Lampwork Safety

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Safety Glasses

  • Didymium glass or polycarbonate safety glasses are required for anyone sitting at the torch working soft glass (Phillips 202 or Phillips Sodium Flare Poly lenses)
  • UV blocking safety glasses or film glasses for any observers
  • Hot glass can crack and pop as it cools, so eyes must be protected from flying shards
  • The torch generates significant UV light that can lead to eye damage if not filtered by appropriate eye protection
  • Soda lime glass generates a very bright flare when inserted into a flame that can cause eye damage if not filtered by appropriate eye protection

Fire/Flame Safety

  • If anything related to the gas bottles, gas lines, torch, or flame seems wrong or there is unintended fire, IMMEDIATELY shut the bottle valves on the oxygen bottle and propane bottle.
  • Always wear short sleeves or roll up long sleeves.
  • When starting the torch, always light the torch with propane only, then add oxygen to the flame. When shutting off the torch, always turn off the oxygen then turn off the propane.
  • Never reach into, in front of, or across the flame.
  • Always ensure the torch is securely mounted to the table and the mount pivots are tight, with the torch pointed at an upward angle.

Hot glass and tool safety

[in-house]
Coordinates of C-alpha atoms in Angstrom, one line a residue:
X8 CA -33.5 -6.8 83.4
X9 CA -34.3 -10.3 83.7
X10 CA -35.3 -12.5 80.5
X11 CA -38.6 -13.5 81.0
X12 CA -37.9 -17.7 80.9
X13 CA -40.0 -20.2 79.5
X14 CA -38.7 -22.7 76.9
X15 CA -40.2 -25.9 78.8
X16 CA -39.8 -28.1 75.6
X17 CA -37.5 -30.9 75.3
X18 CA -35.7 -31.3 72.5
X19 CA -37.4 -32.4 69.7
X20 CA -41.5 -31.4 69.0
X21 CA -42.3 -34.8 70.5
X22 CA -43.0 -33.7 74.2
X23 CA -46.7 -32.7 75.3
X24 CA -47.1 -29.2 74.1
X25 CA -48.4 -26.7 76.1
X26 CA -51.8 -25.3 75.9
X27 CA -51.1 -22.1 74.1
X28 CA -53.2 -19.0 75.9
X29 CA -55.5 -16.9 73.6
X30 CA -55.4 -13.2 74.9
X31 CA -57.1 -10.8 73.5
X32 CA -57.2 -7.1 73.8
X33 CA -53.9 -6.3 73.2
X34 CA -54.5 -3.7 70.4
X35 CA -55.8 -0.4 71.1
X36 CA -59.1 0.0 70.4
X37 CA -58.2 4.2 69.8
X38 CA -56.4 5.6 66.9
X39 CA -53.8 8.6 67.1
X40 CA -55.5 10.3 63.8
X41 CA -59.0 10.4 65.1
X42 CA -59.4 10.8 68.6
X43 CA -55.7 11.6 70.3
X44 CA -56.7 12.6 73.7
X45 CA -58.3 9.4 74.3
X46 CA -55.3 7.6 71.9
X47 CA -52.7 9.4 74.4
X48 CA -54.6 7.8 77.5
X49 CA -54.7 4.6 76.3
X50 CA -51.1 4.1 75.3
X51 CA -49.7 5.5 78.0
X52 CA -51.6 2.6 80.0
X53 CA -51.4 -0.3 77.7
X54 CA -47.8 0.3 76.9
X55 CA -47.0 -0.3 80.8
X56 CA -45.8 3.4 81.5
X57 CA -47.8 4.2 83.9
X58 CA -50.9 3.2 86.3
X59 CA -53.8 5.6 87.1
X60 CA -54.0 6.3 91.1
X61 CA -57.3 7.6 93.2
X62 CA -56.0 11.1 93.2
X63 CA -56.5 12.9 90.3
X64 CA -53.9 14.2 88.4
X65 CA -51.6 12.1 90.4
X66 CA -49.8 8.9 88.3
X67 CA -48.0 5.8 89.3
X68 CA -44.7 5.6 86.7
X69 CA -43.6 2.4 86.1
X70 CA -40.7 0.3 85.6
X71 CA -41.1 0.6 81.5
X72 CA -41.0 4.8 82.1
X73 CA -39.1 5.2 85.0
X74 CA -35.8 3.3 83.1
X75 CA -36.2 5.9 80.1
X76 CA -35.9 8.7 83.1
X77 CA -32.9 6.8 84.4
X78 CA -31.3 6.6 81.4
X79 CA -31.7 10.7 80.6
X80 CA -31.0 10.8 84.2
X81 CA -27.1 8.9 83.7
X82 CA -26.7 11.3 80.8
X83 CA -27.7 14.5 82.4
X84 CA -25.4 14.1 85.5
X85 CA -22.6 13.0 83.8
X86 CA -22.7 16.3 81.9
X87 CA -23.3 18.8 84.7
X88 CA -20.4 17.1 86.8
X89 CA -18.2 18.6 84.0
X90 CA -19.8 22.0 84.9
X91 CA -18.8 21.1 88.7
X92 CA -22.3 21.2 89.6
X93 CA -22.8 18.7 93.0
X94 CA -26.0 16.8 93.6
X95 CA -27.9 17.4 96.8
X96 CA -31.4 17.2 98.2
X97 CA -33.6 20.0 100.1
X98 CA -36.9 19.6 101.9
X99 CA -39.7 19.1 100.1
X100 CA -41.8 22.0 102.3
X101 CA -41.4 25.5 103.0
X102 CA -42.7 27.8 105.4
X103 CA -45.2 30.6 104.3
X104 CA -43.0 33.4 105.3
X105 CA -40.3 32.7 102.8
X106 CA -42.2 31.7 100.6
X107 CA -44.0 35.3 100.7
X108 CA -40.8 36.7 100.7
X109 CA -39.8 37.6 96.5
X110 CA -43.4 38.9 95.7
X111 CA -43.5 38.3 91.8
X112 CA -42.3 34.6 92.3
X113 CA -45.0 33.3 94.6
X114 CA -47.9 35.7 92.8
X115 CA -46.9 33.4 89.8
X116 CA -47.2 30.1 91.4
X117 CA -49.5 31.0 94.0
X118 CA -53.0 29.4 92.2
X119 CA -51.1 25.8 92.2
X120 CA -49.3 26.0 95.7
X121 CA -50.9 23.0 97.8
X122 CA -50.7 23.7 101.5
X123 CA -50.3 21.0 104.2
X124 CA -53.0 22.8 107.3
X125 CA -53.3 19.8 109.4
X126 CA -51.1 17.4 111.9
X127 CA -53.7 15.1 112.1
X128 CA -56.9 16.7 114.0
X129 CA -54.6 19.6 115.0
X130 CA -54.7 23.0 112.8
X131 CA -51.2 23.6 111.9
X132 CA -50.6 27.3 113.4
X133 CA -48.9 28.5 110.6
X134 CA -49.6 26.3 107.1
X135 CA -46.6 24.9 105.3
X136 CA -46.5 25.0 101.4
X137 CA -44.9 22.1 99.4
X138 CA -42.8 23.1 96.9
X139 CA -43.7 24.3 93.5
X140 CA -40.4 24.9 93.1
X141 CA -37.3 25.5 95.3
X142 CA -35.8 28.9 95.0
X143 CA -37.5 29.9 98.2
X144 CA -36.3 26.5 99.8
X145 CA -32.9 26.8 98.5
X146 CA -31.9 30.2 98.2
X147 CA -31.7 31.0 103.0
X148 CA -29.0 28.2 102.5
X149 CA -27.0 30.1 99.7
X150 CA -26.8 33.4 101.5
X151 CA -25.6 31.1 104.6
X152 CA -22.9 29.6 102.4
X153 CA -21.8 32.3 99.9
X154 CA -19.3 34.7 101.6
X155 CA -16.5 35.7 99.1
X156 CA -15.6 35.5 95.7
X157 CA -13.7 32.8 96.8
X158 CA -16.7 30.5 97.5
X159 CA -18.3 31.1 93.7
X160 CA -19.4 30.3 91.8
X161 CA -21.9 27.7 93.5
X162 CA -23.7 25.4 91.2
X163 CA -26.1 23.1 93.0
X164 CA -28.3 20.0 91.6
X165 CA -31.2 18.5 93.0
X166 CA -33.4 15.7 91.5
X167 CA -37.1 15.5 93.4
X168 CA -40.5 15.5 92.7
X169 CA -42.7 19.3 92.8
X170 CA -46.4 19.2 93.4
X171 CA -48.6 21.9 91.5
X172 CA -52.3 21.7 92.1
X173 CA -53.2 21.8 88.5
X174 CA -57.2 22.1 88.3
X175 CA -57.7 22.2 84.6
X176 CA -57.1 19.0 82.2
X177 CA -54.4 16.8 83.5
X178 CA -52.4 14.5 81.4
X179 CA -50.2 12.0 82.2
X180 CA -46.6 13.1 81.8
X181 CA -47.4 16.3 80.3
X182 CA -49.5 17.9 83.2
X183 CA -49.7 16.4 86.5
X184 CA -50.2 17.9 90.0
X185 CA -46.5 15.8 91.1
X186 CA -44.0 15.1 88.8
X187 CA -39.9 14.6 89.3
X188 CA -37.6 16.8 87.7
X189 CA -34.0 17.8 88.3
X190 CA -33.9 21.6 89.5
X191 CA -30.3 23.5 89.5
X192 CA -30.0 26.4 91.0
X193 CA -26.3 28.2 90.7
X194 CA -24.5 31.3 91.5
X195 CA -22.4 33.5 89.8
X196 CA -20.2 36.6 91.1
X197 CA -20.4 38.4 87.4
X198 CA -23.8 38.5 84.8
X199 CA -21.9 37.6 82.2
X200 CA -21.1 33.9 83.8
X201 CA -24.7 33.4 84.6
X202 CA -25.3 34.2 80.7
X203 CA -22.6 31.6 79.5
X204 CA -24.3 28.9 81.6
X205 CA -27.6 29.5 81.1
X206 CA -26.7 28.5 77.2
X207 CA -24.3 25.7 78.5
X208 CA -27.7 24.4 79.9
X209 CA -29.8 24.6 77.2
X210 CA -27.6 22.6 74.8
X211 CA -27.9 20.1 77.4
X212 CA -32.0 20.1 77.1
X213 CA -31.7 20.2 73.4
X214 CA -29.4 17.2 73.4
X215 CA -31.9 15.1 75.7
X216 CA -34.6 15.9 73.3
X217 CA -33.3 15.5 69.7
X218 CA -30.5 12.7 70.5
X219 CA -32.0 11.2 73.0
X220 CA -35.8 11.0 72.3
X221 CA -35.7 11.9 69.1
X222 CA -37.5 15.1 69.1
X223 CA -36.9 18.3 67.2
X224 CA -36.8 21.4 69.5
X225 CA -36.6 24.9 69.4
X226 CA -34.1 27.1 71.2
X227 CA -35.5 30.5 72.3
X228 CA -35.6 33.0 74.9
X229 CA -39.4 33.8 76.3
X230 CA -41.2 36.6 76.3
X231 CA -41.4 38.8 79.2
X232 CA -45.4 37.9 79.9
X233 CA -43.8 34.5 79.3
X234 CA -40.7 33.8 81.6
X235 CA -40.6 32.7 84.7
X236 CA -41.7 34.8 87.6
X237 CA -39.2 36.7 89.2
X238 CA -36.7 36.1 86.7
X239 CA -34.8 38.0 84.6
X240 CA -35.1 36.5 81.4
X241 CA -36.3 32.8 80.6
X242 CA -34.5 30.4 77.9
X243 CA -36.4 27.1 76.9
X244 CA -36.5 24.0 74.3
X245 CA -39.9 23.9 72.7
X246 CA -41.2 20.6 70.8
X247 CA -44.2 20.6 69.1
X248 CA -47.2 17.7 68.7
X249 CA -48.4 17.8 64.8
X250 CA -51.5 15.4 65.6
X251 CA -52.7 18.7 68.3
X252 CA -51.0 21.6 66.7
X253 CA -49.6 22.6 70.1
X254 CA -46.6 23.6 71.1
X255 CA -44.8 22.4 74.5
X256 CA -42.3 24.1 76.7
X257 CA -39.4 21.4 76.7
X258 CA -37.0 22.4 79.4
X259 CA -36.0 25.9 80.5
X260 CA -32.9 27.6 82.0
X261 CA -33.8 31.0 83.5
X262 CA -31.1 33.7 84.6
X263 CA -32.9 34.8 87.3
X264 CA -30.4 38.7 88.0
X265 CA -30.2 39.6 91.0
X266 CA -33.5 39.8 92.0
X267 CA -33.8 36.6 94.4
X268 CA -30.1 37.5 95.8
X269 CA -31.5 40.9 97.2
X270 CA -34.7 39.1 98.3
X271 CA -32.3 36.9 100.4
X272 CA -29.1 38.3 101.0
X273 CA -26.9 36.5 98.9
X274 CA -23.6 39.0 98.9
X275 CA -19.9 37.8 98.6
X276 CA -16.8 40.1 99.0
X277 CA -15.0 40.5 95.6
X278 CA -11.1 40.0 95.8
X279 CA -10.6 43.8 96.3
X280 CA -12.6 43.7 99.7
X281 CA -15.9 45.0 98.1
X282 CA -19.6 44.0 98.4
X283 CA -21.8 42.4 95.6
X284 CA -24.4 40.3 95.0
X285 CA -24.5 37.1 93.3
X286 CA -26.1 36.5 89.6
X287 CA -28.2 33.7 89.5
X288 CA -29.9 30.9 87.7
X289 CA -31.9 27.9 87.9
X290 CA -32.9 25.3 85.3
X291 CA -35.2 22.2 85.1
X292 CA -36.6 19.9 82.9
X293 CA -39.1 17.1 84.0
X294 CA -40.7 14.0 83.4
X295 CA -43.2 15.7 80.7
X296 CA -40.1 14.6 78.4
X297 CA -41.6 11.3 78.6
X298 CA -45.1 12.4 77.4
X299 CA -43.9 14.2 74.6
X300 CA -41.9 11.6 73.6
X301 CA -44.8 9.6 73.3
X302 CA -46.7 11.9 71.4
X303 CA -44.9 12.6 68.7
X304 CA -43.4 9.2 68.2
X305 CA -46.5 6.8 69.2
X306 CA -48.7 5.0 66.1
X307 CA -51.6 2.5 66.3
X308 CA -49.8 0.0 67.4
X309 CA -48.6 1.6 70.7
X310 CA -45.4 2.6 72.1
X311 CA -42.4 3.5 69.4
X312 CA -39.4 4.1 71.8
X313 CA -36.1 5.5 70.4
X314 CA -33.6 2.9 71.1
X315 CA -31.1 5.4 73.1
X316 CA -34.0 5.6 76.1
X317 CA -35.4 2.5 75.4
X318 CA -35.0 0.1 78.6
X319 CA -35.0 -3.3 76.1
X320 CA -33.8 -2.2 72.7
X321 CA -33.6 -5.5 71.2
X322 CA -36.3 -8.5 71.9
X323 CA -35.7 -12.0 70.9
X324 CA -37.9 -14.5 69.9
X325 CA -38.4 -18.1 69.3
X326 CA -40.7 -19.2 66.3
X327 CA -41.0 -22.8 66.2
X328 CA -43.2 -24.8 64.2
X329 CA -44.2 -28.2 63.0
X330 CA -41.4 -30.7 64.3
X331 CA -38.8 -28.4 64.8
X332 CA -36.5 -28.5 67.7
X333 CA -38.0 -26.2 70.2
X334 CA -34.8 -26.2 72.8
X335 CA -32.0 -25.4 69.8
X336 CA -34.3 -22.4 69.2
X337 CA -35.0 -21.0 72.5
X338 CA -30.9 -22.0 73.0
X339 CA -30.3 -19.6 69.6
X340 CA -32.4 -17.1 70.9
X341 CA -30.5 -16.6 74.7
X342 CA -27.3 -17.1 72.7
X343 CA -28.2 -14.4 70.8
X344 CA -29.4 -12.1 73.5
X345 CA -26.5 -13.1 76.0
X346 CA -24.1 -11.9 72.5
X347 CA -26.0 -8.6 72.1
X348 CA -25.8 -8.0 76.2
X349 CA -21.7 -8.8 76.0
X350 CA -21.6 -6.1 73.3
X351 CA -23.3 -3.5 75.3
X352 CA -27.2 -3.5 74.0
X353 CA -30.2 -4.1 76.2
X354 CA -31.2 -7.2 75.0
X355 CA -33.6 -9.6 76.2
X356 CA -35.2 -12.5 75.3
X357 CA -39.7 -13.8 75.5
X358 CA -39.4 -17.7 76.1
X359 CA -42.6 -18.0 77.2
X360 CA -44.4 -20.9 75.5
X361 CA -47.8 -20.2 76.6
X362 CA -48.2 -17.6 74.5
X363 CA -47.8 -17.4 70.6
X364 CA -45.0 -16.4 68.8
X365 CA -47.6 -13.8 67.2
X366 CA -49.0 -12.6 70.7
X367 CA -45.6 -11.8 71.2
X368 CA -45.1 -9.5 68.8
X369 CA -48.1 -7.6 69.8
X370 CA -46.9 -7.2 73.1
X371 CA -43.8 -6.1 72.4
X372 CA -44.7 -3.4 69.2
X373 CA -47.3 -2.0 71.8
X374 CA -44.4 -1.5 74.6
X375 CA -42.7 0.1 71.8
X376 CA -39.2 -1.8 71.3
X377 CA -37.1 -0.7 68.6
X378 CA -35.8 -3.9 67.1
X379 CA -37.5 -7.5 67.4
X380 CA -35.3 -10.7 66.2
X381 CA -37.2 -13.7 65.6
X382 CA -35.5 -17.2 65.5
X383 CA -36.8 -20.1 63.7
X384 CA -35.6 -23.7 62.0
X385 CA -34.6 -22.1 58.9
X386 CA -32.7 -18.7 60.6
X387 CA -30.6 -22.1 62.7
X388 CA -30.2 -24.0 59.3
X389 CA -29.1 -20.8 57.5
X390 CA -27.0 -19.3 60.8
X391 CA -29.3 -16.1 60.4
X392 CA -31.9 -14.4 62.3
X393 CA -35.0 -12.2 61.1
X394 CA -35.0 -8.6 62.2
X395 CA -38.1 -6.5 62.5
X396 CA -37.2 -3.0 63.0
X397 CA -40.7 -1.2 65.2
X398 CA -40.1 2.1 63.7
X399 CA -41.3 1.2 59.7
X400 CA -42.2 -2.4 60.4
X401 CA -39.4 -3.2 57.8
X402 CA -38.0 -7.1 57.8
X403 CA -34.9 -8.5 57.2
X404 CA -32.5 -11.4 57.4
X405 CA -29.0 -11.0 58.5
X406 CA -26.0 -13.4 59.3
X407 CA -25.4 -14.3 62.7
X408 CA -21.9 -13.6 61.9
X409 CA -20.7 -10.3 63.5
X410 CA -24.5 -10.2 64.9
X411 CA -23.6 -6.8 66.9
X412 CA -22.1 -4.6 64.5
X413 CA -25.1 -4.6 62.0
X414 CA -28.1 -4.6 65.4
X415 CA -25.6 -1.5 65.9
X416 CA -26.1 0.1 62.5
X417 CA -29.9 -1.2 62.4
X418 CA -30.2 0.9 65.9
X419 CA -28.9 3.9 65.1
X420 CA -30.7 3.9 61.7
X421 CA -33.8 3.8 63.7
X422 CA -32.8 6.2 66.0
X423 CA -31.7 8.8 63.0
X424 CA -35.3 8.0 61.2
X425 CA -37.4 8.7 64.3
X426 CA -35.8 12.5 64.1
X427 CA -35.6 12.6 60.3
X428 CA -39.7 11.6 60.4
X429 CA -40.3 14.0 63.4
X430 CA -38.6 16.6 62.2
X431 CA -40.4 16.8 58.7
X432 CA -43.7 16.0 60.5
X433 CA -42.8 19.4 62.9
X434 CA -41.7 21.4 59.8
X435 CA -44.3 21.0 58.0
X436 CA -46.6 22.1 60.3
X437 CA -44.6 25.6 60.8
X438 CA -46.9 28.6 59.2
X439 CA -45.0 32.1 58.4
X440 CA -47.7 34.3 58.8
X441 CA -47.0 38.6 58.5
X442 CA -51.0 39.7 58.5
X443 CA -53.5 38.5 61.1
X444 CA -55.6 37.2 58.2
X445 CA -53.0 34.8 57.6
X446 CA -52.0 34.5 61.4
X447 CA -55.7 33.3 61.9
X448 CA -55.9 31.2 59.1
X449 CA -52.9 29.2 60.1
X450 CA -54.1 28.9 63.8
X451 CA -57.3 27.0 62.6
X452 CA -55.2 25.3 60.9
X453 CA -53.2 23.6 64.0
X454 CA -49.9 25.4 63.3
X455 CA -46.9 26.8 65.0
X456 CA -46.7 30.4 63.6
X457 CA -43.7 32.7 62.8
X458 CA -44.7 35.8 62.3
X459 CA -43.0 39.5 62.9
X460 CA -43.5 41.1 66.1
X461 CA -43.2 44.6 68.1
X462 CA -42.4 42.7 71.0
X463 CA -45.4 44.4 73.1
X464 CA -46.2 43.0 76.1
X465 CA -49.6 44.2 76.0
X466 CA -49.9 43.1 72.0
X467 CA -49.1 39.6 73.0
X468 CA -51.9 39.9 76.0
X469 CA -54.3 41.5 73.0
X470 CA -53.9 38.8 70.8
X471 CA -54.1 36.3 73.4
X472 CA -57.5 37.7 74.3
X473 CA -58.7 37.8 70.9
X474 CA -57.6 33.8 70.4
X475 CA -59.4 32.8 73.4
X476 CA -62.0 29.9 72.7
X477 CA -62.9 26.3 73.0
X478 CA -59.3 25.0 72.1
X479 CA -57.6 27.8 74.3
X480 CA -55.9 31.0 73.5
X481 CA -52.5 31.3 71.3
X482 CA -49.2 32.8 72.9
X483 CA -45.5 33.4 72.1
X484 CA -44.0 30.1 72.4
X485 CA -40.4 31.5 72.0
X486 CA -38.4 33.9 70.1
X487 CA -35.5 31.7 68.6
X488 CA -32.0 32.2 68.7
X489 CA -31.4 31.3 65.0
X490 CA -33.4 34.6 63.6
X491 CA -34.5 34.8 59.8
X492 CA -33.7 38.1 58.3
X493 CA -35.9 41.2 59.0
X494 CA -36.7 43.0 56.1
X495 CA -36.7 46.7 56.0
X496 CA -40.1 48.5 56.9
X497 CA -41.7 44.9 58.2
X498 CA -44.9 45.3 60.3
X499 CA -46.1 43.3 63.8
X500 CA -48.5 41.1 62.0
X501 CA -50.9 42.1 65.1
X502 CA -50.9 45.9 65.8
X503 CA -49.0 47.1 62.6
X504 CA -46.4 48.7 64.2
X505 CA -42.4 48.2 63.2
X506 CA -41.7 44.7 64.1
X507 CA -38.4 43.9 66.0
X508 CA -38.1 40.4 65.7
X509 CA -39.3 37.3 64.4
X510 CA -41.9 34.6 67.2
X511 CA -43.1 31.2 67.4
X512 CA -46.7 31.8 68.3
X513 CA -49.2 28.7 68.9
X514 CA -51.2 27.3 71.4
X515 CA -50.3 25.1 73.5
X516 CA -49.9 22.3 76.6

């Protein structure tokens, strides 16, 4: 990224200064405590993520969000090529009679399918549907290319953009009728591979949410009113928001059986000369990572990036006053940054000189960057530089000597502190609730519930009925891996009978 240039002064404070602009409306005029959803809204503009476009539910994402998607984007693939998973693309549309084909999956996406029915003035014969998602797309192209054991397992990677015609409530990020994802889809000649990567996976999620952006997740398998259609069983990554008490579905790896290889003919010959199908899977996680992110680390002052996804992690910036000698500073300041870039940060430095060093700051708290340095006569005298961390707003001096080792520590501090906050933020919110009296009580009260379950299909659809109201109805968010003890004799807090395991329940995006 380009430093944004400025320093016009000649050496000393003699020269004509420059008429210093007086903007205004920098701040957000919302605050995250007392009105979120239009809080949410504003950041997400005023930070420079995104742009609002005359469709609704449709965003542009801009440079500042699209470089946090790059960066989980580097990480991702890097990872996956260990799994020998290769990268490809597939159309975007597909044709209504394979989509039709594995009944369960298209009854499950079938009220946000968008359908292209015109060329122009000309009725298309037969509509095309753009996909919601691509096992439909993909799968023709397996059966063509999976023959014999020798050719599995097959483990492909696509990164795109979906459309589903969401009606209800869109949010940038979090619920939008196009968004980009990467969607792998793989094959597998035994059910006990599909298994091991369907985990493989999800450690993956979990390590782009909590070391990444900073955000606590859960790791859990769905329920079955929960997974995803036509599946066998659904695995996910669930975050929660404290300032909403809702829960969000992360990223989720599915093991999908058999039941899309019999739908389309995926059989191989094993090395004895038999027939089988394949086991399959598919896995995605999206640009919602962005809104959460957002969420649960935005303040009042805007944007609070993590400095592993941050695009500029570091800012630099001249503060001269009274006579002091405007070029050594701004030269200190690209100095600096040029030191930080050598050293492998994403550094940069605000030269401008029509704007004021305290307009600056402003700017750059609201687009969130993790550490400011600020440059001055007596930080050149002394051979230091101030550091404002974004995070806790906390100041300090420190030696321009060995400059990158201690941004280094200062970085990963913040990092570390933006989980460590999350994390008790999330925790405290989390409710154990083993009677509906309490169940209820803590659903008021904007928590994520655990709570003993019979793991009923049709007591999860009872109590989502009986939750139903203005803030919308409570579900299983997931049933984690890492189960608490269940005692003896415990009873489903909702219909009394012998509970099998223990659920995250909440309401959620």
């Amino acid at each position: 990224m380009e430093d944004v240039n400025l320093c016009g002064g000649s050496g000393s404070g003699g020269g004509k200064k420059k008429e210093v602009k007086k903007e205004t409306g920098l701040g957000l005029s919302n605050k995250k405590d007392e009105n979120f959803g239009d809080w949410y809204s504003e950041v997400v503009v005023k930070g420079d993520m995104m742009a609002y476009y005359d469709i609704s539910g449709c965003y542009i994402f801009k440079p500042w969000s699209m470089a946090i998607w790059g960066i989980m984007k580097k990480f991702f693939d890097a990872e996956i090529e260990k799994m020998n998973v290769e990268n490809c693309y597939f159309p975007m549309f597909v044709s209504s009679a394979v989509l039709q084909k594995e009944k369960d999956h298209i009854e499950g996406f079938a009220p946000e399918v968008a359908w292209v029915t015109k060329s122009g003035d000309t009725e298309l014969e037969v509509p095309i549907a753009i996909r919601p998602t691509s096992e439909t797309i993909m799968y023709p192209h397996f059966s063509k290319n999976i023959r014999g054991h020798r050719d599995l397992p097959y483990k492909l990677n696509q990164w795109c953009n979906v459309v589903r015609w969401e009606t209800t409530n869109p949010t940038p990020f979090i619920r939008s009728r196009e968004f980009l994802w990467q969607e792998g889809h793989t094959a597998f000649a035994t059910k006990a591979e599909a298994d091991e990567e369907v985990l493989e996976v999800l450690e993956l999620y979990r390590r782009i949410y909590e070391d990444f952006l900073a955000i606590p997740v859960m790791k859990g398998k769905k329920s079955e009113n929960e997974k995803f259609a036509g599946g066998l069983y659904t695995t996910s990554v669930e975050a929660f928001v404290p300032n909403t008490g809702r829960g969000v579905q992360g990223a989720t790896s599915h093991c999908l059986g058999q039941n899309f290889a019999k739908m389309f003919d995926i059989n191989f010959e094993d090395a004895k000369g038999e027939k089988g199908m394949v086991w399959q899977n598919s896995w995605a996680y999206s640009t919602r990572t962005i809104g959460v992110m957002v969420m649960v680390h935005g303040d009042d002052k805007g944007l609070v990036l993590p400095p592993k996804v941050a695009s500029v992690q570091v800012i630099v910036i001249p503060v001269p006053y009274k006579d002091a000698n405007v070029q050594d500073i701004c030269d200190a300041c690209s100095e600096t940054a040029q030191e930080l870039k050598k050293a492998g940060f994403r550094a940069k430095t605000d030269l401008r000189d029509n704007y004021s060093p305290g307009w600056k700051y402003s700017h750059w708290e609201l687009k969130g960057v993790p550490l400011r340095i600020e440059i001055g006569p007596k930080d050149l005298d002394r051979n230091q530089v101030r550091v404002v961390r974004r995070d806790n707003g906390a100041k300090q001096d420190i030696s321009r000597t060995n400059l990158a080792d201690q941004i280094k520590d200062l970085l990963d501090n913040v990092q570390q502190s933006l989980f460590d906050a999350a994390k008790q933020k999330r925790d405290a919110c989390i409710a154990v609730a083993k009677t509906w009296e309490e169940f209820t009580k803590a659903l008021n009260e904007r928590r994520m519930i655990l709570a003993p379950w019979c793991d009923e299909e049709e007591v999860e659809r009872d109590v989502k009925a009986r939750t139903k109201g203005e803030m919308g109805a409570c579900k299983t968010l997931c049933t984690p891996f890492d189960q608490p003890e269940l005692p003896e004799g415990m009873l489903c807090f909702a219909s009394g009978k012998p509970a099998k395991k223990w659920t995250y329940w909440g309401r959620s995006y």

• Any hot scrap glass bits should be placed in the water filled cullet cup so that hot shards are contained as they cool. If molten glass falls on the table or floor, pick it up with tweezers and put it in the cullet cup
  • Place hot glass rods on the rod rack to cool, not on the table top.
  • Always place tools and glass rods on the table or rack with the hot end away from you so that you do not accidently grab the hot end when picking them up

Fumes, Vapors, and Ventilation

  • Always have the vent hood on when using the torches. Reducing or oxidizing flames generate unsafe combustion products, so keep the flame neutral as much as possible.
  • Certain glasses and colors contain unsafe heavy metals and oxides that release toxic fumes when molten. While most standard colors release so little as to be safe, take extra caution with specialty colors advertised as high silver or uranium bearing, vent hood use is mandatory for these glasses.
  • There is a process for coloring finished glass pieces called metal fuming. This process involves placing heavy metals directly in the flame which vaporize and deposit on the workpiece. Use extreme caution if you choose to do this, vent hood use is mandatory.
  • Powdered glass and glass dust can cause silicosis (which is like a bad lung cancer that forms around particles in your lungs). Vent hood use is mandatory when working with powders, frits, or enamels, or when breaking glas rods and tubes.